At St. Charles Monuments, we know firsthand how difficult it is to lose someone we love. For several decades, we’ve done more than provide Long Island with stunning, one-of-a-kind monuments and granite headstones. In addition, we aim to provide support, wisdom and guidance through the most difficult and stressful times imaginable. Therefore, we often see the kind of effect grief can have on people. One of the most common (and frustrating) side effects of grief is insomnia.
Believe it or not, many people can’t sleep during times of severe grief. Of course, this makes the perpetual emotional pain all the more challenging. It’s difficult enough coping with loss when well-rested. But dealing with grief and insomnia can take a unique, serious toll on mental health. In this post, we’ll explore three ways to counteract grief-induced insomnia. Keep reading to find out more!
1. Exercise Throughout the Day
Without a doubt, one of the most reliable natural remedies for insomnia is exercise. Of course, it’s likely difficult to find the necessary motivation, especially if you’re in pain from grief and haven’t gotten much sleep. However, even some gentle exercises with minimal exertion can help you rest at night.
Also, it’s important to choose a workout that won’t push you past your limits. Many experts recommend doing yoga to heal from grief, as it can help your body achieve its natural equilibrium again. Additionally, something as simple as a long walk or hike can have a tremendously positive effect on both your sleep cycle and general outlook.
2. Avoid Caffeine & Alcohol
So many people mistakenly assume that alcohol can actually improve sleep. However, this is a common misconception and it’s very disruptive to sleep cycles. While alcohol can help you fall asleep faster, you most likely won’t stay asleep very long. As our bodies metabolize the alcohol, it usually disrupts the latter half of our sleep and wakes us abruptly. While many decide to incorporate alcohol into mourning rituals, it’s best to stay away if you can’t sleep at night.
Of course, it should come as no surprise that you should avoid caffeine at all costs if you’re trying to sleep. Rather than consuming caffeinated or alcoholic beverages, focus on drinking water or caffeine-free herbal tea.
3. Stay Unplugged for the Last Few Hours of the Day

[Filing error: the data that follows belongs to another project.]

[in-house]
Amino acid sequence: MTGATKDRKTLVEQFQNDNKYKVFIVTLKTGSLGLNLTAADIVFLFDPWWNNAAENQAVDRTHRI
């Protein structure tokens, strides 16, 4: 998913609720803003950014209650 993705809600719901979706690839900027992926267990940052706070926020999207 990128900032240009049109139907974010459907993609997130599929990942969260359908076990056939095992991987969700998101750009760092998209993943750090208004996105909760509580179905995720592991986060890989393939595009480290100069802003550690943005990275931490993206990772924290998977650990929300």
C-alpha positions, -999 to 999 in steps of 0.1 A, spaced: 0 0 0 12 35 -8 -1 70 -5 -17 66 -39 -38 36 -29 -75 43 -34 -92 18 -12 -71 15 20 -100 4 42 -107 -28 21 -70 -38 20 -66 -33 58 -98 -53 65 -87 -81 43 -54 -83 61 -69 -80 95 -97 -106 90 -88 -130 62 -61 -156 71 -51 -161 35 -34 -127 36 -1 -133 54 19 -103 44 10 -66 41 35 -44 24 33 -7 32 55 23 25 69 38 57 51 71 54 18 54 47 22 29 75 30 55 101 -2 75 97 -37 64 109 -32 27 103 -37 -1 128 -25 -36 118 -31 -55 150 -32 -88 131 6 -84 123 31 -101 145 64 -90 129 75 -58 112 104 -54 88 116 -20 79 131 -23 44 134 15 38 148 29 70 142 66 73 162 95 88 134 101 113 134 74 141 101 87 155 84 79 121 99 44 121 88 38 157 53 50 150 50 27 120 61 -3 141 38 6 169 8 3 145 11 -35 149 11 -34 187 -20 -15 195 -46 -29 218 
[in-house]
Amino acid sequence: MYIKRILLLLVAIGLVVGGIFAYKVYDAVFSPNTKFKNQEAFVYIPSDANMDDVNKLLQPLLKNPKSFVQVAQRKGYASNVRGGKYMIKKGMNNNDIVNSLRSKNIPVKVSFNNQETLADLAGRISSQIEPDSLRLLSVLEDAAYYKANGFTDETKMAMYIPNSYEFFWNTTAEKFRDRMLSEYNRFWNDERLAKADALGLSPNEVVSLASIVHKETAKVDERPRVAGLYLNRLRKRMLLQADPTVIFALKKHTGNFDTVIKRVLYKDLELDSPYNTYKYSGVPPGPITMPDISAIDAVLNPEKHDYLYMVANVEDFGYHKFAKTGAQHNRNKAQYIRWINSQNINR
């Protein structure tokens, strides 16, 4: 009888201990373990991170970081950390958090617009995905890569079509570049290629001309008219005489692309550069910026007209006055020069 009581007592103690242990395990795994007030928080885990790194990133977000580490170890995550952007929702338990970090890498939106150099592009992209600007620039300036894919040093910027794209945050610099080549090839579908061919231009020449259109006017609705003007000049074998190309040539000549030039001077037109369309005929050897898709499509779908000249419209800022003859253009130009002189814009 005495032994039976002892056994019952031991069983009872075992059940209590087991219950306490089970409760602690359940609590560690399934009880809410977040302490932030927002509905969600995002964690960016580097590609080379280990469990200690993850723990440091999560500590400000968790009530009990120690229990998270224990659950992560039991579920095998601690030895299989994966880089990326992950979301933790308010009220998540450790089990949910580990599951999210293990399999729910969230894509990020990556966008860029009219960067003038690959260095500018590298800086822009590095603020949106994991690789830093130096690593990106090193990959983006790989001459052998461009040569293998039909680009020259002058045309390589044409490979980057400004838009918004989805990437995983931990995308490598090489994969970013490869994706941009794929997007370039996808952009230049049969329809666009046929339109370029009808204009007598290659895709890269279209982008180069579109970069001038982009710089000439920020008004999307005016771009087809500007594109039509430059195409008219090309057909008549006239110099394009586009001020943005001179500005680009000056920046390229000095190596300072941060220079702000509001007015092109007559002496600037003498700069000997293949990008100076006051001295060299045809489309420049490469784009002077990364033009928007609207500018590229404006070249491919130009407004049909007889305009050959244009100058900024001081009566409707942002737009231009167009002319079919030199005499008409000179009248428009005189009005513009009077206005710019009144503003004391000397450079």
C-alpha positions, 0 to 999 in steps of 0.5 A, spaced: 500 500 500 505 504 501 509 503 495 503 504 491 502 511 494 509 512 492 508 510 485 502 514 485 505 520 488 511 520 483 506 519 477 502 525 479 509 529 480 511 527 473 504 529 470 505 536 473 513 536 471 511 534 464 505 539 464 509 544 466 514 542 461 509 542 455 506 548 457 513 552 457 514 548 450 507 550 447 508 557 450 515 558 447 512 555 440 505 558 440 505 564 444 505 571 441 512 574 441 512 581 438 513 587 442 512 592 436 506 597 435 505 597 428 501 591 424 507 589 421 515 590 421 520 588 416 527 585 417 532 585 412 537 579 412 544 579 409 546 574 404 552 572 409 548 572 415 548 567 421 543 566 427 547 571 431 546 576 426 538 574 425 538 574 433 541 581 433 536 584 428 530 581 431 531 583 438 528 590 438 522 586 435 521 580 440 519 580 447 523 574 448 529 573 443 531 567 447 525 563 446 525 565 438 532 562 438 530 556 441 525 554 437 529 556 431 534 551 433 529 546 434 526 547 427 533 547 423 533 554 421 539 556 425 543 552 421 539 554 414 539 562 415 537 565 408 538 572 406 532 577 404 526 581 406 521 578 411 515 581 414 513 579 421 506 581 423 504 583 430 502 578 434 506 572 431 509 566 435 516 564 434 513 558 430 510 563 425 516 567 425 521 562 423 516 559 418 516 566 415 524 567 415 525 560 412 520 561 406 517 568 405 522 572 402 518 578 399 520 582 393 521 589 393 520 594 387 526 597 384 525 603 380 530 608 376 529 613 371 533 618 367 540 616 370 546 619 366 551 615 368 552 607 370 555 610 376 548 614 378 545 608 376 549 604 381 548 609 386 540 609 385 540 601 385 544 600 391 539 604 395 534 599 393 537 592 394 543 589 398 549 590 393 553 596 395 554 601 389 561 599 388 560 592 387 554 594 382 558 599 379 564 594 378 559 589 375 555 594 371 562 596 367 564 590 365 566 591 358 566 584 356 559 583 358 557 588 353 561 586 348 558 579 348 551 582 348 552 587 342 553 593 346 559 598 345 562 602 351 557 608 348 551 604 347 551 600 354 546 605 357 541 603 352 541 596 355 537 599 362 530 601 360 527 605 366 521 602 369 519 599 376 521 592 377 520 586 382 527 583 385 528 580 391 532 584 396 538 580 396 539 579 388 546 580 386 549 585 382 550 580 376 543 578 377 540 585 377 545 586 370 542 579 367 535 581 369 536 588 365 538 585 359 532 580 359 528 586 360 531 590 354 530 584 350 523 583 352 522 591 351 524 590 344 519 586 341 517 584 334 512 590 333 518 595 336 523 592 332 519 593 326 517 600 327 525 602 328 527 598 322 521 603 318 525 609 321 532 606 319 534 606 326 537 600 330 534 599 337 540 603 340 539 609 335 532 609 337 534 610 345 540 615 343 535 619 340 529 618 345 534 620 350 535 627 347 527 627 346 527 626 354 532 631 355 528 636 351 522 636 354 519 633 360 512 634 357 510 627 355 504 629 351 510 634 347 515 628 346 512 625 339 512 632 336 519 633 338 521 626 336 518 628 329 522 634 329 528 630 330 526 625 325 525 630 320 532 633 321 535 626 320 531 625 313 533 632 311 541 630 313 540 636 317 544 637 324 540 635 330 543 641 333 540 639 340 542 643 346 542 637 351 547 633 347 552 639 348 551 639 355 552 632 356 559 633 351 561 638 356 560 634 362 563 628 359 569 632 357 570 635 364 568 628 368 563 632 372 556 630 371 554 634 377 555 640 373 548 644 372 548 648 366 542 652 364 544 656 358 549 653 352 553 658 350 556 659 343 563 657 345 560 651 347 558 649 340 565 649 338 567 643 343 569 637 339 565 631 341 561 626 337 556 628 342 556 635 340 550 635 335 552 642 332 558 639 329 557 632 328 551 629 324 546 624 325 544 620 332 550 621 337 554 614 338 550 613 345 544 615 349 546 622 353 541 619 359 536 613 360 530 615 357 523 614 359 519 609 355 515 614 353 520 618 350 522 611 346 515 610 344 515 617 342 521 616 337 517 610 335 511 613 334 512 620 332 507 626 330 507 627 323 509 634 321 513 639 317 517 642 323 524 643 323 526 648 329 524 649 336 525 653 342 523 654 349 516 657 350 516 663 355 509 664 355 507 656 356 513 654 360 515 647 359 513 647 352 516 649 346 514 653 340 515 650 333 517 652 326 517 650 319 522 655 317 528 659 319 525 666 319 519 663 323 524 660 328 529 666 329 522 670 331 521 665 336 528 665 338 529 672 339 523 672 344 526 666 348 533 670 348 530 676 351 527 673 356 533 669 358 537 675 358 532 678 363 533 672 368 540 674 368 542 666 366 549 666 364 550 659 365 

Of course, staying away from devices seems like it’s getting harder and harder, for everyone. We rely on our smartphones and tablets for just about everything, it seems – from social media to food delivery. At any moment throughout the day, we’re most likely directly in front of a screen of some kind. Also, since most people use Facebook to memorialize their loved ones, it makes it even harder to stay away. However, if you’re dealing with insomnia, it’s important to place certain restrictions on your devices.
Specifically, you should avoid any device for (at the very least) the final hour of your day. Deactivate all phones, tablets, TVs, computers and any other device that comes to mind before bedtime. Also, if you’re the kind of person who typically falls asleep with the TV on, now is the time to end this habit. In order to combat insomnia, your bedroom should remain dark throughout the night. Our televisions project lights that (even with eyes closed) stimulate us subconsciously and significantly impair our ability to fall, and stay, asleep.
Conclusion – St. Charles Monuments
At St. Charles Monuments, we’re always here to provide any insight or support you may need throughout this difficult time. While the death of a loved one is the most overwhelming time in anyone’s life, it’s still critical to take care of yourself. It may seem like getting a good night’s sleep shouldn’t be high on your priority list. However, this couldn’t be further from the truth. Of course, it’s important to deal with all of the necessary arrangements that come with a loss. But you should also make your health and wellness an equally high priority, as well. That starts with getting a good night’s sleep.